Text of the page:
Sunday, October 2, 2011

My Race Plan

So, now that I have all my packing done and I have a chance to take some deep breaths and simply relax, I thought it was a great time to give all of you an vague idea of my fueling plan, pacing plan, race goals, and race expectations for Kona.  Skipping all the pleasantries, let's start with fueling...

I've put together a nice spreadsheet a week or two ago that summarizes my race breakfast, bike fueling, and run fueling.  The cool thing about this was that I was able to look at what my calorie/hr intake will be with a range of bike speed and run pace that I expect (i.e. "for which I'm hoping!").  My biggest priority with fueling plans is SIMPLICITY!  I don't want to be doing math during the race, and I don't want to be concerned with how I'm going to bring all my calories with me on the bike or run... just keep it simple, and TRAIN LIKE YOU RACE (this obviously doesn't include level of effort, just fueling)!

The bike... quite simple really (surprised?)... every hour I will take in a Gu (carrying 2 Gu flasks with me) on the :15 and :45 minute marks.  Also, will be taking in about 20oz of Powerbar Perform (provided at each aid station) each hour.  This equates to ~370 cal/hr... a very good number for my stomach and effort level.  Because I like to get in just a little bit of solids early in the bike, for the 2nd and 3rd hour, I'll be eating a powerbar instead of taking in the 2 Gu's.  Maybe this can be viewed as slightly complicated with different plans for different hours, but when you've done every long bike ride with the same fueling... it's almost instinctive.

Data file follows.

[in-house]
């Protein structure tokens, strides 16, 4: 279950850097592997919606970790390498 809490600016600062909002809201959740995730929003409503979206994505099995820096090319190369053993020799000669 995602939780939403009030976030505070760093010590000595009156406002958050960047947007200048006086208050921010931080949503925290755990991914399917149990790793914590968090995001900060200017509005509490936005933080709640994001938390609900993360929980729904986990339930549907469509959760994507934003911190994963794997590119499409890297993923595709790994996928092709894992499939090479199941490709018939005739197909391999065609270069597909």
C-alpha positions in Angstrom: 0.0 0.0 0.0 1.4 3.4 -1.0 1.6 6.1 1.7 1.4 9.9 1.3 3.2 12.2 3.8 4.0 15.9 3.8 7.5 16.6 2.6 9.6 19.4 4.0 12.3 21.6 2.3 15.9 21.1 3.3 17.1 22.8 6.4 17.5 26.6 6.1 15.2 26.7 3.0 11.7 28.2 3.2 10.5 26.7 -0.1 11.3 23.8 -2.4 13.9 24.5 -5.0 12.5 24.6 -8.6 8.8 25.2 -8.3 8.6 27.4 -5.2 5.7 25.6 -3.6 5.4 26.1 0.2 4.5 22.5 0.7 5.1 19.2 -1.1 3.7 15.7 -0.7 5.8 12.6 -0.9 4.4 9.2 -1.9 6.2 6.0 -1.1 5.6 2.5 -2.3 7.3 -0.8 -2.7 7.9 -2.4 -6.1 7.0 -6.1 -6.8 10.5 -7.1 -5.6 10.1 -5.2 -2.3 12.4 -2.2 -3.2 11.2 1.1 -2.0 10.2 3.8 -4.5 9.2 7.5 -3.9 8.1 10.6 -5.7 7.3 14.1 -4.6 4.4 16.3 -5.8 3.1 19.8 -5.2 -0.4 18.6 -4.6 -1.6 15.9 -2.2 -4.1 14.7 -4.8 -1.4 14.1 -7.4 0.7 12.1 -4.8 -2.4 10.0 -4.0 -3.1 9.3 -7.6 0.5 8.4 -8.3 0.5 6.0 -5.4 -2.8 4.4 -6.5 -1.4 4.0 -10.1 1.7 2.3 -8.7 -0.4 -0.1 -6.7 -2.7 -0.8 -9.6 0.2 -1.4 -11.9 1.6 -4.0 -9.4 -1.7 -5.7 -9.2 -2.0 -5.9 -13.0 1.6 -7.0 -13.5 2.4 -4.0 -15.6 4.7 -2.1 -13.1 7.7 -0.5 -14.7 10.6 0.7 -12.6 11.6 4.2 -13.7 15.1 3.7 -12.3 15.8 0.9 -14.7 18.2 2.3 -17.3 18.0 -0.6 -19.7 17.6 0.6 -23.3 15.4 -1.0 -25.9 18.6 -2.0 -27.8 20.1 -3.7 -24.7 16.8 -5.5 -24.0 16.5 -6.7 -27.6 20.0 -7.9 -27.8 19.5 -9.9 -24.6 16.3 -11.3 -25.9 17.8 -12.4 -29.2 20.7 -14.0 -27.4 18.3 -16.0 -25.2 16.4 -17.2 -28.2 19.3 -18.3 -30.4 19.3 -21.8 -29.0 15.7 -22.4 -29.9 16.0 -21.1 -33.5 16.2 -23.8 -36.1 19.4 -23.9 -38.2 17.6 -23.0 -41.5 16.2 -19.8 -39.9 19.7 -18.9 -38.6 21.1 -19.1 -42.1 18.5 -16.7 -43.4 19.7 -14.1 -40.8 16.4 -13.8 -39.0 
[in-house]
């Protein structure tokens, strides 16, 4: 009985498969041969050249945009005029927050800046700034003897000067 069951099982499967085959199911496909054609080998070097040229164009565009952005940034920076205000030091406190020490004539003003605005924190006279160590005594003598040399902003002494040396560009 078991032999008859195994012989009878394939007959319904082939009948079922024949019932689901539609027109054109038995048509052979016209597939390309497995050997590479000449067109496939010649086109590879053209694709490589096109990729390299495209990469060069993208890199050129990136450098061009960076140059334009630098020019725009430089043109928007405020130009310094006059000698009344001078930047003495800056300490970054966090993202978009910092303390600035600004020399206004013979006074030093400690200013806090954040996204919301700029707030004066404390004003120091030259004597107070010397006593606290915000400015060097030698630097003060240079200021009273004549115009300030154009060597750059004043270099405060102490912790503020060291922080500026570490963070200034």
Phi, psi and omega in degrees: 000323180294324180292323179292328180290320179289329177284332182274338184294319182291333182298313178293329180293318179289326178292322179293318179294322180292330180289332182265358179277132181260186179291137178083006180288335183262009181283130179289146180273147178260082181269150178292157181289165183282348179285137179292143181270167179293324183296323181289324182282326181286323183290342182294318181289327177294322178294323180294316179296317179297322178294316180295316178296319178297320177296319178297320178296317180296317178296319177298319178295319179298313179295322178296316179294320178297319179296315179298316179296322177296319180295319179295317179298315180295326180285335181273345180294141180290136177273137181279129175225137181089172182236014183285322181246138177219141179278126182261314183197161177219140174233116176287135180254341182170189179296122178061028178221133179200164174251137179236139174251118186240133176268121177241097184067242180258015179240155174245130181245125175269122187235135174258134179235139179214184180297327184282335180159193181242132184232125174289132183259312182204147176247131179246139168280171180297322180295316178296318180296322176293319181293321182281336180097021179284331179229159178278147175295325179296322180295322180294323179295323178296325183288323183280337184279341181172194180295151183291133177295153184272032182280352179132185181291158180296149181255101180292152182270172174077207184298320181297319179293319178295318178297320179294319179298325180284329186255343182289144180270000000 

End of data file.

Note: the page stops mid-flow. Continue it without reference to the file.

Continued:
The run... maybe slightly simpler... I rotate this plan by every 3 aid stations.  Aid station #1: 1 Gu, 2-3 cups water --- Aid Station #2:  1 cup Perform, 1-2 cups water  --- Aid Station #3:  2-3 cups water --- REPEAT.    All in all, this equates to ~320 cal/hr depending on my pace

The swim... ha, just keep swimming really.  The first 100yds or so will be hectic and the adrenaline will be ridiculous, but after that I'll just look for my rhythm and maybe someone to draft.  Once I'm comfortable, I just stick it on cruise control and watch the camera-men underneath me... awkward. As many of you know, I'm not a strong swimmer and with zero-current conditions I hope to keep a 2:00 /100yd pace.